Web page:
A post-merger enhancement only in star-forming Type 2 Seyfert galaxies: the deep learning view

Avirett-Mackenzie, M. S.; Villforth, C.; Huertas-Company, M.; Wuyts, S.; Alexander, D. M.; Bonoli, S.; Lapi, A.; Lopez, I. E.; Ramos Almeida, C.; Shankar, F.
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Monthly Notices of the Royal Astronomical Society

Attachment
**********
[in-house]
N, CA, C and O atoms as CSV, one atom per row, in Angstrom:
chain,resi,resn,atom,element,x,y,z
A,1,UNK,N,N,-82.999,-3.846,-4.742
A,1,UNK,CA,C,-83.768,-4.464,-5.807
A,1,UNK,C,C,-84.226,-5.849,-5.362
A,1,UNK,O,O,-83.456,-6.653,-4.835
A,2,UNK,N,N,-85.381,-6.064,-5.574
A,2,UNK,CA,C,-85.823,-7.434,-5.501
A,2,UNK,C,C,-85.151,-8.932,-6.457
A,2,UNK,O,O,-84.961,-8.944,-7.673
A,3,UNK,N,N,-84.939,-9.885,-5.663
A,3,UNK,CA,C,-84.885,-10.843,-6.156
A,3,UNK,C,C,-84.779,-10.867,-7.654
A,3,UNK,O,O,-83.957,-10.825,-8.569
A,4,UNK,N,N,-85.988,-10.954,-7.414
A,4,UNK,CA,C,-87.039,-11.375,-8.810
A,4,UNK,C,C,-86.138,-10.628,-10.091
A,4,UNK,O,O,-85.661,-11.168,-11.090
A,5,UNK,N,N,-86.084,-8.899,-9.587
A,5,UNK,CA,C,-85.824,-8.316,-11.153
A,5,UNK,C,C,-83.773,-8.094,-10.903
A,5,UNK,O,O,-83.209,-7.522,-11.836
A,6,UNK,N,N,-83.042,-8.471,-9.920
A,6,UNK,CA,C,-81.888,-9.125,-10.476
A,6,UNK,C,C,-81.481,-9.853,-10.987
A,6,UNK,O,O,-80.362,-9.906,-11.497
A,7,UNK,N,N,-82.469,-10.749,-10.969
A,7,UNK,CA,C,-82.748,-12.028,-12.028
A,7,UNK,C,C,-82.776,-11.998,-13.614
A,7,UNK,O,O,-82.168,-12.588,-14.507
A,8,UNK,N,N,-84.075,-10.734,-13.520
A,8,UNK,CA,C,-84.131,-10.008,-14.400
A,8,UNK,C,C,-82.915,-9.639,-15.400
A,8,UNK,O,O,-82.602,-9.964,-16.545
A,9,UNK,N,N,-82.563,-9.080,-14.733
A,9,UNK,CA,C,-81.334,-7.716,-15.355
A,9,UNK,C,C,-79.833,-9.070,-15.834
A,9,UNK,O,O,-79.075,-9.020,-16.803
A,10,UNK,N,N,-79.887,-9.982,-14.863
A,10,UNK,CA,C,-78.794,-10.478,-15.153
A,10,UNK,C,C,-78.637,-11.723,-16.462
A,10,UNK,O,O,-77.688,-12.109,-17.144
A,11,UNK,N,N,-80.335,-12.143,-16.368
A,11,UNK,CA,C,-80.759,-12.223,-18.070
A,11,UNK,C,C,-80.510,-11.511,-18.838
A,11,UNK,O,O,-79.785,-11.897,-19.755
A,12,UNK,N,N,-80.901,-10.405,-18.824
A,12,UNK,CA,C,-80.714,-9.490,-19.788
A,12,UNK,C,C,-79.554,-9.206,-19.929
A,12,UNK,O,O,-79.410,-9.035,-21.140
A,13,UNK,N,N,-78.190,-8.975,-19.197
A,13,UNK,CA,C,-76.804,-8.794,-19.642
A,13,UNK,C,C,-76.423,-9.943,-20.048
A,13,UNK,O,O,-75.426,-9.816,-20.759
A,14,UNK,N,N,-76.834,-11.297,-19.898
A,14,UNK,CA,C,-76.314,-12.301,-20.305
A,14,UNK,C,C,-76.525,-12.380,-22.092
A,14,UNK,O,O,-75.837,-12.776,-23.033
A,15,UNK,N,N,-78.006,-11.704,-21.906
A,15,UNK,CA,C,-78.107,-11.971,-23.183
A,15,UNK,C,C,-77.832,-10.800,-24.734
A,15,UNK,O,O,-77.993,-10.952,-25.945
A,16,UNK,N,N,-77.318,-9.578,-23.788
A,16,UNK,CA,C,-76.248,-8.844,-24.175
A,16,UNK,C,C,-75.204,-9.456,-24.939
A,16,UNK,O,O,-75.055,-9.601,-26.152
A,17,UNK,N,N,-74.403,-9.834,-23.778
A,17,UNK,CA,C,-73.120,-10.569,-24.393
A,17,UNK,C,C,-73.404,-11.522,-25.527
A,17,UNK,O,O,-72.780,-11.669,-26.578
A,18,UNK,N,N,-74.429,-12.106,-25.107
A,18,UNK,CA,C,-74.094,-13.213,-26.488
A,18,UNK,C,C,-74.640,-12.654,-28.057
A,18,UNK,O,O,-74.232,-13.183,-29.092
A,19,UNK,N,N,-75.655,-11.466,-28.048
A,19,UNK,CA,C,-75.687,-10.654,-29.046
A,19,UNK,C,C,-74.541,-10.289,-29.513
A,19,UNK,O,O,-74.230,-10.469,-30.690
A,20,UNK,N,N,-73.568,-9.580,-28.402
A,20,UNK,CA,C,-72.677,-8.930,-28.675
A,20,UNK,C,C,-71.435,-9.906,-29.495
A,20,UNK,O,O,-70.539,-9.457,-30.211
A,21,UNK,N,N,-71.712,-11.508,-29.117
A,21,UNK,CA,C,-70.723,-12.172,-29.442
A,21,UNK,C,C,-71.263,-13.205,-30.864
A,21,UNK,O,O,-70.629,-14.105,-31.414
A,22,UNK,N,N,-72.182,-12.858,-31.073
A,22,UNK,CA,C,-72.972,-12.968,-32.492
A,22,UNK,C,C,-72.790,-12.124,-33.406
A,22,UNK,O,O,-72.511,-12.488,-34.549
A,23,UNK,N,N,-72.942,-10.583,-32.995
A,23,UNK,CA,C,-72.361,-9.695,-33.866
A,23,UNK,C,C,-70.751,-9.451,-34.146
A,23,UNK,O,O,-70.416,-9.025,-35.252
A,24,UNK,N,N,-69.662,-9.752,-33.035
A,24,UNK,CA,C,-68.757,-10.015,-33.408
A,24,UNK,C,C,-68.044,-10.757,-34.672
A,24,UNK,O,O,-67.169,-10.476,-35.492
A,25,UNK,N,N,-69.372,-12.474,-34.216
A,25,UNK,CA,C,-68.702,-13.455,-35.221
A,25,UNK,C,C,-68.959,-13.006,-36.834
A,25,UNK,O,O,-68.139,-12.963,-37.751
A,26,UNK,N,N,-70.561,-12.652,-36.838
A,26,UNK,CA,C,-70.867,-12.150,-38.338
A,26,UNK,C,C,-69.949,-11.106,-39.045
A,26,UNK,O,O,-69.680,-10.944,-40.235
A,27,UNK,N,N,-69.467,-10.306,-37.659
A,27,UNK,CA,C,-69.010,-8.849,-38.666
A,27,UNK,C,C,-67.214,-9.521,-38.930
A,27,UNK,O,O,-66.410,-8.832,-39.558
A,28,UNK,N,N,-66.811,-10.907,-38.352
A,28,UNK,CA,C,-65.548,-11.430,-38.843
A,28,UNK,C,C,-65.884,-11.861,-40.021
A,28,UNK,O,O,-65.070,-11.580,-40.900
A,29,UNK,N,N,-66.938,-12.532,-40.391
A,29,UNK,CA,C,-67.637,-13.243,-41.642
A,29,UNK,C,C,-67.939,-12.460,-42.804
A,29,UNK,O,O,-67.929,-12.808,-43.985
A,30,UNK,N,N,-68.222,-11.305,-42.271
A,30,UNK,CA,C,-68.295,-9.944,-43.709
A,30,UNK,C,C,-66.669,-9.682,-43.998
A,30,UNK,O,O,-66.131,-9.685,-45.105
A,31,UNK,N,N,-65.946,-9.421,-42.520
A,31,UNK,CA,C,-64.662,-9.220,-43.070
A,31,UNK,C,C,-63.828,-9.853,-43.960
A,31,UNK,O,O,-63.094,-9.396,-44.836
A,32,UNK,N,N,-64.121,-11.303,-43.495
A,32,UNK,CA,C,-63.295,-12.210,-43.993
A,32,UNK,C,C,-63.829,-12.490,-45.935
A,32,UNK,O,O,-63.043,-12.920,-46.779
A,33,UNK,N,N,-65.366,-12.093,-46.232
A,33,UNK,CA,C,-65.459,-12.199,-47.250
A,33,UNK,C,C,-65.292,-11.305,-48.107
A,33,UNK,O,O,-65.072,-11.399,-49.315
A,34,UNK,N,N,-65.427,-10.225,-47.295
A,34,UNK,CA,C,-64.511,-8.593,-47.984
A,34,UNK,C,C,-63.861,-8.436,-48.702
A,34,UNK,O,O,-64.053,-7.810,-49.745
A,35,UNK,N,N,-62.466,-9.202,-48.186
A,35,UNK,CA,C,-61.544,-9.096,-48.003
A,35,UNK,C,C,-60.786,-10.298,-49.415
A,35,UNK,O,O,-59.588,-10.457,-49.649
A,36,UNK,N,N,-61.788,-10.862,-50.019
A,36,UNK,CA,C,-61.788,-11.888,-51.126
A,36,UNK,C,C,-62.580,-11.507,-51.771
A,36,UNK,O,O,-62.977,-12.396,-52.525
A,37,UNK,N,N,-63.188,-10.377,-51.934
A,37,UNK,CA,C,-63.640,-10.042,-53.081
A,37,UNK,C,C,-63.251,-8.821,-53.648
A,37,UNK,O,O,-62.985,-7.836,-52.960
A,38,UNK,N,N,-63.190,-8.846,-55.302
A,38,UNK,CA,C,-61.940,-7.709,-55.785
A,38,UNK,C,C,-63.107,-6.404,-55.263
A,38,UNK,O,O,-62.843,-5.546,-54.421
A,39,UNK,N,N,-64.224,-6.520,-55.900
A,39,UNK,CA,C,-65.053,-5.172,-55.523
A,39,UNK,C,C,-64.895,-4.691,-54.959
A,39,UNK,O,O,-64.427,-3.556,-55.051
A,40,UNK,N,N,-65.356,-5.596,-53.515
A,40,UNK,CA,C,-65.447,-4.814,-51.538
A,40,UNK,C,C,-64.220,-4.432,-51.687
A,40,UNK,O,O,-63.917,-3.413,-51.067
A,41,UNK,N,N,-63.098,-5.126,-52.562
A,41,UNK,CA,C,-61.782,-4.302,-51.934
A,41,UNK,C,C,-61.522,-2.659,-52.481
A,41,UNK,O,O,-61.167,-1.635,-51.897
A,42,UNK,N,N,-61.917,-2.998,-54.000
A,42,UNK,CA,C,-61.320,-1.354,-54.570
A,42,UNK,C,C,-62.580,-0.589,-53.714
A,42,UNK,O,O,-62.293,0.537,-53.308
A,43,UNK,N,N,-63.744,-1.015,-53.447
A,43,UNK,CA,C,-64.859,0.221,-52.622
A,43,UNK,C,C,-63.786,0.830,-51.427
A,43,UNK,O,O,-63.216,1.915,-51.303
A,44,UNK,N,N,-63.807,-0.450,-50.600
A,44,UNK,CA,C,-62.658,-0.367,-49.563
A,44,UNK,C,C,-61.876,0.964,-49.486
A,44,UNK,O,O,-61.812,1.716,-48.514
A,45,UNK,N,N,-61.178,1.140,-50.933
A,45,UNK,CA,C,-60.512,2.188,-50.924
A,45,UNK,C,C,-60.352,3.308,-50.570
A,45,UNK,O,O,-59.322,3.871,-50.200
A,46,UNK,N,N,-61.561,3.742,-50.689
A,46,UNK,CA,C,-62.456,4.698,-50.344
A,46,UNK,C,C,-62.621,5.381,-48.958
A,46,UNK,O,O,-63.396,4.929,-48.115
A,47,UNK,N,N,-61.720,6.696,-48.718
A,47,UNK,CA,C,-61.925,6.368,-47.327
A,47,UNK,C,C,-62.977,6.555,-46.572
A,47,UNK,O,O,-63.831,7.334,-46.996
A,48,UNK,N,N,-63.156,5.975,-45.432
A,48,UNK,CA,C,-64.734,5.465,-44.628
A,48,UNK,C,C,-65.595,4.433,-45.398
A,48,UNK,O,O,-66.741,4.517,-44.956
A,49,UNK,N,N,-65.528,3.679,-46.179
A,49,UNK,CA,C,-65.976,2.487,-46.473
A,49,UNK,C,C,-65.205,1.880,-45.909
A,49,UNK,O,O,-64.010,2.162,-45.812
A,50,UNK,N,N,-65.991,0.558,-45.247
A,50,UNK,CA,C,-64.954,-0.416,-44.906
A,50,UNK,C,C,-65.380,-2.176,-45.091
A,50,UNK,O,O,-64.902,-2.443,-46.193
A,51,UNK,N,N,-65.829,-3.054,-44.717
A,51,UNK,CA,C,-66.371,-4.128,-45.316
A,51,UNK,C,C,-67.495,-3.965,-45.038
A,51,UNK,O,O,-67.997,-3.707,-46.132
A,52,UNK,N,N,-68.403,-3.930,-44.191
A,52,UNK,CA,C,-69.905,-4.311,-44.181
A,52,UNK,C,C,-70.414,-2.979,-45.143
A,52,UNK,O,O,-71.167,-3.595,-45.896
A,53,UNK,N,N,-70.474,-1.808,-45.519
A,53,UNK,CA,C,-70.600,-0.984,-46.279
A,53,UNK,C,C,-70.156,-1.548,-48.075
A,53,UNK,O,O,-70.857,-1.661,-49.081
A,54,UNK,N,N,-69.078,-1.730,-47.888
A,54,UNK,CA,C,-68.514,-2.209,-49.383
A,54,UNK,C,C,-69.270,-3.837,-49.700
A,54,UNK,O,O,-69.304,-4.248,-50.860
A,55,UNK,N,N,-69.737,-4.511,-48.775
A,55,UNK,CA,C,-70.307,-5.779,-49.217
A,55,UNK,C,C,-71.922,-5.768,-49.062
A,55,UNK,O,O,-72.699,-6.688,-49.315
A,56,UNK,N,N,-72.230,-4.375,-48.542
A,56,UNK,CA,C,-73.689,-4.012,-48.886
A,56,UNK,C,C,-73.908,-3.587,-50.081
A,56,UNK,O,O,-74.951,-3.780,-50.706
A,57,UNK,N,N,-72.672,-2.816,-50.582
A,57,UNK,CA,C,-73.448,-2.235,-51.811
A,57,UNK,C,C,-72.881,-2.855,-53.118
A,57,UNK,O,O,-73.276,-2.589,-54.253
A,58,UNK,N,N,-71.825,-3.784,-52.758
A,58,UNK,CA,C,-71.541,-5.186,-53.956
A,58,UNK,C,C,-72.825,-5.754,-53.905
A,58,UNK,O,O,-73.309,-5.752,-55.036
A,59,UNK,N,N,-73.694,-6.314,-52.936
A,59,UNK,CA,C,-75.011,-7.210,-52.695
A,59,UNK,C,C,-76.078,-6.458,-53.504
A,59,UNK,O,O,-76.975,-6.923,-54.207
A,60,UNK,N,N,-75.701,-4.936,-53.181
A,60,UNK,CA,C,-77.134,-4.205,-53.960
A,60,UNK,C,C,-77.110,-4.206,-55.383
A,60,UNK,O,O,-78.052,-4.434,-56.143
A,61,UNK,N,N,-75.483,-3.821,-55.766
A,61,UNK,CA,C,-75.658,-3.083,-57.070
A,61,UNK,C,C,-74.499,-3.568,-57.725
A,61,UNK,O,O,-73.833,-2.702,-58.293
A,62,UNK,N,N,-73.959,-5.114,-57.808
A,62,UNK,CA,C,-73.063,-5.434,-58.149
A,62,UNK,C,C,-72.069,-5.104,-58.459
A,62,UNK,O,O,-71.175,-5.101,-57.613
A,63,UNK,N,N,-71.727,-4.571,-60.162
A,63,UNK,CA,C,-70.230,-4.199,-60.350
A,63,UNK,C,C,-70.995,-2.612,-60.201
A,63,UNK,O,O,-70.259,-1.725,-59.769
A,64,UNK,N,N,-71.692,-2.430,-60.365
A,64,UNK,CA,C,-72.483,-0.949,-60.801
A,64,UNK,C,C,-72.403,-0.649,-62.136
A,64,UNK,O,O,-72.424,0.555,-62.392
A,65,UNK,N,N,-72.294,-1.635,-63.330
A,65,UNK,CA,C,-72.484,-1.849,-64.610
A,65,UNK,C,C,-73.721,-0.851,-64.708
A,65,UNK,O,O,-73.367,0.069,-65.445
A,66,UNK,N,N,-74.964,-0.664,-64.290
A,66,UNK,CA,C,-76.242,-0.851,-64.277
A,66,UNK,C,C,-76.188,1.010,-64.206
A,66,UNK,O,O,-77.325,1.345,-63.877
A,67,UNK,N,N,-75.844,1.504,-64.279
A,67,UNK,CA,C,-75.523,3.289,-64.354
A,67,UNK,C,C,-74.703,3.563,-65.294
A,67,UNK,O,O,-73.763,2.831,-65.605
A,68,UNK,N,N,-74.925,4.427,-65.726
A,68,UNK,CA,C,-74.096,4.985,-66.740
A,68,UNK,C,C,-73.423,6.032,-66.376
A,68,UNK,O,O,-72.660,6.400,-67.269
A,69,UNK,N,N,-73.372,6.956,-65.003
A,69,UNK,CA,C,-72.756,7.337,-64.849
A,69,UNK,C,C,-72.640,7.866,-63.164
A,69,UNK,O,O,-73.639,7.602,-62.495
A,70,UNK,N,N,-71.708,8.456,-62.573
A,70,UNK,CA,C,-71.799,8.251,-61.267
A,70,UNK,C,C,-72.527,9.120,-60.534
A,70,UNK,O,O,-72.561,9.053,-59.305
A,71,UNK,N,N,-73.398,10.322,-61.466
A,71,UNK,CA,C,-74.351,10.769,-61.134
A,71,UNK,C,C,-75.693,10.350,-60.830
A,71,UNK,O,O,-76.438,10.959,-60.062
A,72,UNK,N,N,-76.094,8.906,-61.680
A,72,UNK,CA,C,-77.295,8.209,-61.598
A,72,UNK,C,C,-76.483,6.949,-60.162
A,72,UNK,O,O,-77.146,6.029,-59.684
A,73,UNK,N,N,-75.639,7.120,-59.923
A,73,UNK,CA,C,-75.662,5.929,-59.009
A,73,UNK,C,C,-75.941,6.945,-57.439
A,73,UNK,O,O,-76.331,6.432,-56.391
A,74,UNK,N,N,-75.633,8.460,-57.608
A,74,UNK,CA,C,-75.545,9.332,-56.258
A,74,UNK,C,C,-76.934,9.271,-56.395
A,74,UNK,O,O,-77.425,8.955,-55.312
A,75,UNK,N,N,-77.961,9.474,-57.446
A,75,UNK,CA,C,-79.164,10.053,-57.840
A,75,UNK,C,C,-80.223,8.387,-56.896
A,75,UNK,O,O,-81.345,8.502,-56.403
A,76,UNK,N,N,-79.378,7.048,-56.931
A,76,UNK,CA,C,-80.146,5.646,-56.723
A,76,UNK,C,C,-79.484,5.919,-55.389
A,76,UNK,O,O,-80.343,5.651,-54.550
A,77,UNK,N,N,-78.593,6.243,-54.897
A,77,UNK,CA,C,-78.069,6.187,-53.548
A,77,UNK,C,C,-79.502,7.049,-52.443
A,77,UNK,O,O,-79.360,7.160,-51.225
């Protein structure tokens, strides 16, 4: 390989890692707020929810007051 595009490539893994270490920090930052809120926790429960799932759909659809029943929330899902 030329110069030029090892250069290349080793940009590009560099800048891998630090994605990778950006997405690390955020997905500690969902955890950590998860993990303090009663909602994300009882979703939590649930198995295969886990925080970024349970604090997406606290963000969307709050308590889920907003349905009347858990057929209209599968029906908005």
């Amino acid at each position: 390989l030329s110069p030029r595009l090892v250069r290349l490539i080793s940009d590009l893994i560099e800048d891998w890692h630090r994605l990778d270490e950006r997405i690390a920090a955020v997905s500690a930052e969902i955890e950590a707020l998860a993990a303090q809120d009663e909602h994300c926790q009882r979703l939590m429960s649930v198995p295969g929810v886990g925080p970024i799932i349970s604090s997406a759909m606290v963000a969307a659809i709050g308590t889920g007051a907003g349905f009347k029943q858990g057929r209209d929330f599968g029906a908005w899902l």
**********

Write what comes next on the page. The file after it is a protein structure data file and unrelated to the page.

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Supermassive black holes require a reservoir of cold gas at the centre of their host galaxy in order to accrete and shine as active galactic nuclei (AGN). Major mergers have the ability to drive gas rapidly inwards, but observations trying to link mergers with AGN have found mixed results due to the difficulty of consistently identifying galaxy mergers in surveys. This study applies deep learning to this problem, using convolutional neural networks trained to identify simulated post-merger galaxies from survey-realistic imaging. This provides a fast and repeatable alternative to human visual inspection. Using this tool, we examine a sample of ~8500 Seyfert 2 galaxies ($L[\mathrm{O\, {\small III}}] \sim 10^{38.5 - 42}$ erg s-1) at z < 0.3 in the Sloan Digital Sky Survey and find a merger fraction of $2.19_{-0.17}^{+0.21}$ per cent compared with inactive control galaxies, in which we find a merger fraction of $2.96_{-0.20}^{+0.26}$ per cent, indicating an overall lack of mergers among AGN hosts compared with controls. However, matching the controls to the AGN hosts in stellar mass and star formation rate reveals that AGN hosts in the star-forming blue cloud exhibit a ~2 × merger enhancement over controls, while those in the quiescent red sequence have significantly lower relative merger fractions, leading to the observed overall deficit due to the differing M*-SFR distributions. We conclude that while mergers are not the dominant trigger of all low-luminosity, obscured AGN activity in the nearby Universe, they are more important to AGN fuelling in galaxies with higher cold gas mass fractions as traced through star formation.